My name is Brandon. I'm a writer, cartoonist, husband, and father. This is the online space where I talk about life, family, art, videogames, and anything else that interests me. Disclaimer: a lot of things interest me.

How a Childhood Addiction to Action Figures Made me a Storyteller

Any time I walk into a big-box store, I can’t resist the impulse to take a stroll through the toy aisle. I still remember the thrill of excitement when browsing the action figures looking for a new acquisition. These days, I don’t buy anything, but I still get a small charge out of seeing what’s out there. Growing up in the 80’s I got in on the ground floor of the merchandising cycle that is still trying to emulate the success of Star Wars today. My brother had all of the Star Wars action figures; and while I wanted so badly to play with them, they were off limits to me. To ease the pain of this quarantine, my mom and dad got me my own set of action figures, a quartet of Super Powers figures: Superman, Wonder Woman, Batman, and the Flash.

Thank you, Wolfman79, for the visual aid!
Thank you, Wolfman79, for the visual aid!

As someone who wore out several VHS tapes of Chris Reeves Superman movies, I loved the Man of Steel the hardest, and hung onto him long after I’d lost or destroyed the other action figures. I took that Superman everywhere. Eventually, I lost the little fabric cape and the “S” shield was almost worn away completely when the leg broke off. My heart was also broken that day.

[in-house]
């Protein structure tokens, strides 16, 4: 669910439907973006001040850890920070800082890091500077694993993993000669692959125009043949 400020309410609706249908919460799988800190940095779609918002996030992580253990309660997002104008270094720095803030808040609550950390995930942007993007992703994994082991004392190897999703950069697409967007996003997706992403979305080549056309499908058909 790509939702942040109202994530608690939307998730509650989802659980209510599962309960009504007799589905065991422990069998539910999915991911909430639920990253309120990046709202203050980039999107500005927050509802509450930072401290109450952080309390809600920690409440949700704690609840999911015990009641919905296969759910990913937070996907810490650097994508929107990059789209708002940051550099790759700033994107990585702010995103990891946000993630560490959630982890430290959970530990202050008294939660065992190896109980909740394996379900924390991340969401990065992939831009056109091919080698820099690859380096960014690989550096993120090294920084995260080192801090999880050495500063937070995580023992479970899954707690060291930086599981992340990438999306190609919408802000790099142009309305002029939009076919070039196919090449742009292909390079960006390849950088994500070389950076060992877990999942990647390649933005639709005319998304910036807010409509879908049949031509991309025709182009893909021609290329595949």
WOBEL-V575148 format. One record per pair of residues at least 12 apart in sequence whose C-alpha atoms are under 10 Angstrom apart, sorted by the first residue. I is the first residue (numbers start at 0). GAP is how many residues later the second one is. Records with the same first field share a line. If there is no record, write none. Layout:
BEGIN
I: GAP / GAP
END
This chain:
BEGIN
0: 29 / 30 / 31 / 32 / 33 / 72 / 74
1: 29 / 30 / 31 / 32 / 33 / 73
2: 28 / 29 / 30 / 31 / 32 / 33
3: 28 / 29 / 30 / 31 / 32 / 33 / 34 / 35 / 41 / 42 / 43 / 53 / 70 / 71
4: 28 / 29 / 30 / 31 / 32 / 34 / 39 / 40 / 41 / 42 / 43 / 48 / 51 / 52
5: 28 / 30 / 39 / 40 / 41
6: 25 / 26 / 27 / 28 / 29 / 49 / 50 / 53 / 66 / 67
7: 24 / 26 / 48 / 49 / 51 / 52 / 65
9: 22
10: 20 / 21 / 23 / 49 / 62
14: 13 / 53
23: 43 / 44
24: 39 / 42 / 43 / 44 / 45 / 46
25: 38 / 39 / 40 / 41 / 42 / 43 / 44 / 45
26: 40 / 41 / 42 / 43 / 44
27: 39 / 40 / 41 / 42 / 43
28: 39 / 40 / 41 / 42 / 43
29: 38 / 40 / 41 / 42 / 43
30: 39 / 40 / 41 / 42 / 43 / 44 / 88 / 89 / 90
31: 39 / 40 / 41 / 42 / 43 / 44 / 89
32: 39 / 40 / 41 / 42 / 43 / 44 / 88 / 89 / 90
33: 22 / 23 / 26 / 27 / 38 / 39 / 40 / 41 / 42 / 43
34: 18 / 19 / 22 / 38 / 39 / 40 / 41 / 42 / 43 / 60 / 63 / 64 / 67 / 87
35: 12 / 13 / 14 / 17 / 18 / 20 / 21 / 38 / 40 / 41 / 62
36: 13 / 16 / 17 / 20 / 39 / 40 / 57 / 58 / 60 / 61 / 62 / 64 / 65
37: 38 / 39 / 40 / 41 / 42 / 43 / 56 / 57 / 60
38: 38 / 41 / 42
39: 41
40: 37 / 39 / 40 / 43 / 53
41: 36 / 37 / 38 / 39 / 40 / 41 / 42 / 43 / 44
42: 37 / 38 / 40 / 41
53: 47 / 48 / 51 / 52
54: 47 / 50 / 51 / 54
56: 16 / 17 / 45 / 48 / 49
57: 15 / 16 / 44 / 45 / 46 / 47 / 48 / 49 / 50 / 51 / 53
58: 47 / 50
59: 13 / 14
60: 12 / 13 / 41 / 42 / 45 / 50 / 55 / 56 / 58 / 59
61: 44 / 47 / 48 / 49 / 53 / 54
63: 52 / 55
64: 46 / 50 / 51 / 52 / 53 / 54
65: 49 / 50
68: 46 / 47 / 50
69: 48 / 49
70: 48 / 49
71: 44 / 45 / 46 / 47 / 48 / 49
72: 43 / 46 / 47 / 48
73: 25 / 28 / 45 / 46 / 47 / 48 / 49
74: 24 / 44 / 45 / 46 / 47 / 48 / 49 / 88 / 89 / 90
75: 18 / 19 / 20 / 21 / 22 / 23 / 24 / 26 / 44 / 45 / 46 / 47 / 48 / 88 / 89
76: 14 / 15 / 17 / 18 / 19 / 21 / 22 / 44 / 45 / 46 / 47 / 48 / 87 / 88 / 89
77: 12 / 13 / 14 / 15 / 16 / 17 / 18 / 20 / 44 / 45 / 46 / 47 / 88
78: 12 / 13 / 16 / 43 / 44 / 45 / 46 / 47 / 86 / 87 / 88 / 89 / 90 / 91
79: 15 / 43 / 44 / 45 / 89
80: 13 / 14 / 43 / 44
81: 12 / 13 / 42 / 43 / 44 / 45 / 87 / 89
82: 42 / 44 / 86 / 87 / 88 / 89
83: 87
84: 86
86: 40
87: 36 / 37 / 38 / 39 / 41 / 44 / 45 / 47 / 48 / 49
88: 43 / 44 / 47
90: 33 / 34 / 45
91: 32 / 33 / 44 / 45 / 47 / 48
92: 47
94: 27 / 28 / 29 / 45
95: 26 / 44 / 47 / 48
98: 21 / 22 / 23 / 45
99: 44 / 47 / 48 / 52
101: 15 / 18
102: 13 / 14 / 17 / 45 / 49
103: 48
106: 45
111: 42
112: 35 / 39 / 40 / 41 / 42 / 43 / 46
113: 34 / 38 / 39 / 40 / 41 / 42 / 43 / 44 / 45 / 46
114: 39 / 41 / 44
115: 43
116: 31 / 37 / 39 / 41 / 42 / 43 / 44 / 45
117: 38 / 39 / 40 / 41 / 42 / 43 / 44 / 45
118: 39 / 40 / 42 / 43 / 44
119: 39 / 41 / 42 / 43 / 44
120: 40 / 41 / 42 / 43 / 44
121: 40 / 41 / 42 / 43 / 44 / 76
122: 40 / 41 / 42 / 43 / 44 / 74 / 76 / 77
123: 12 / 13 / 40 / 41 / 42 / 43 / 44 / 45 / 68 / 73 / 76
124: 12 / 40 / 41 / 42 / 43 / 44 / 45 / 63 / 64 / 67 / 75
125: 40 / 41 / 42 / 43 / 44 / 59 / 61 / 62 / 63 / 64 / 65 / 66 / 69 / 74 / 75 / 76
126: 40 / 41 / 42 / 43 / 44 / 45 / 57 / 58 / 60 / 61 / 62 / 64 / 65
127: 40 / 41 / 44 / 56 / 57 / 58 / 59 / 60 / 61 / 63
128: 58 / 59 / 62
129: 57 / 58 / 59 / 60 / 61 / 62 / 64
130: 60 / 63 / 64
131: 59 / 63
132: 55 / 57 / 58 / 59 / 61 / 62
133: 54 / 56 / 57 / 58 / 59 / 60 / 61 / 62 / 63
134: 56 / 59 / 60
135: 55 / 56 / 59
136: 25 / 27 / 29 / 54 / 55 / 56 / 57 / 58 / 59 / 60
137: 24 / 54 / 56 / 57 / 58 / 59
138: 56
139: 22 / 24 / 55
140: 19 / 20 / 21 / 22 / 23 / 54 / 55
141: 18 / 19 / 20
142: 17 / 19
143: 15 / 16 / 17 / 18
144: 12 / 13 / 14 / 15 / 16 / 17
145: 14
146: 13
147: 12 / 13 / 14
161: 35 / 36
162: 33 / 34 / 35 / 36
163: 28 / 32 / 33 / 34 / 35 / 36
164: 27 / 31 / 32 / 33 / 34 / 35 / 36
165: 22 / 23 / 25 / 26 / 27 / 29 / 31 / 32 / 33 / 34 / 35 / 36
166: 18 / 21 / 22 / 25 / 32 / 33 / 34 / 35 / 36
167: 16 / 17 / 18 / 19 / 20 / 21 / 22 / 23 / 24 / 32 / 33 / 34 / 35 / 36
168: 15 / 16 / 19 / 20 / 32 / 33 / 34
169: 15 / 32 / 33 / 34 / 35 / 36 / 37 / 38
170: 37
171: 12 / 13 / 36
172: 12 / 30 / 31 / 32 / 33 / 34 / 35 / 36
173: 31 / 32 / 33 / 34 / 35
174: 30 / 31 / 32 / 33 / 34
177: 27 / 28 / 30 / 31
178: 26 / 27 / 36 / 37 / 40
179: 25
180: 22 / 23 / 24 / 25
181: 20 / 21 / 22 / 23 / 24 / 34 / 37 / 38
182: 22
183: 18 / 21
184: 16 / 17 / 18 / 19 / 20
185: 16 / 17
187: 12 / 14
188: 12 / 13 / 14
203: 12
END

The next phase of my action figure addiction was the squat, simian-limbed He-Man and the Master’s of the Universe line.

He Man & Skeletor blog 1

I owned an obscene amount of He-Man action figures, and kept them all crammed in a blue and orange Masters of the Universe gym bag. This was also when I began to use my action figures to tell stories. Next came my Thundercats phase. My cousin, Chris, and I had just about every single Thundercat figure between the two of us and we used them to tell some pretty cool stories. But it was G.I. Joe that really allowed me to hit my stride.


While my G.I. Joe collection never reached “He-Man critical mass,” it was substantial enough that I had to keep it in a tackle box. A fishing tackle box was the perfect organizational system for G.I. Joe action figures. The slots designed for fishing tackle were the perfect size to fit the figures and weapons. I took that tackle box with me everywhere. I never got too attached to any one action figure because Joes were notorious for breaking because they had so many moving parts. This is why I loved them the most. Turns out the more poseable the character, the more kick ass action scenes you could dream up. I consider this to be my John Woo phase of storytelling, constructing three act yarns that culminated in explosions, in the form of Black Cats and violent, climactic martial arts fights. This is when I also began to consider setting and backdrop. After a heavy rain, I’d take my Joes down to a ditch so I could have a swamp as my setting. My sand box became a vast desert. Lakes became oceans. The gnarled roots of trees were alien worlds. Long after my friends outgrew action figures I played with them, all because I loved telling stories that I made up in my head.

It would be years later in a hospital school room that I would write my first short story with pen and paper, but I can trace my humble beginnings back to a muddy hole with a handful of action figures on a soggy Saturday afternoon.

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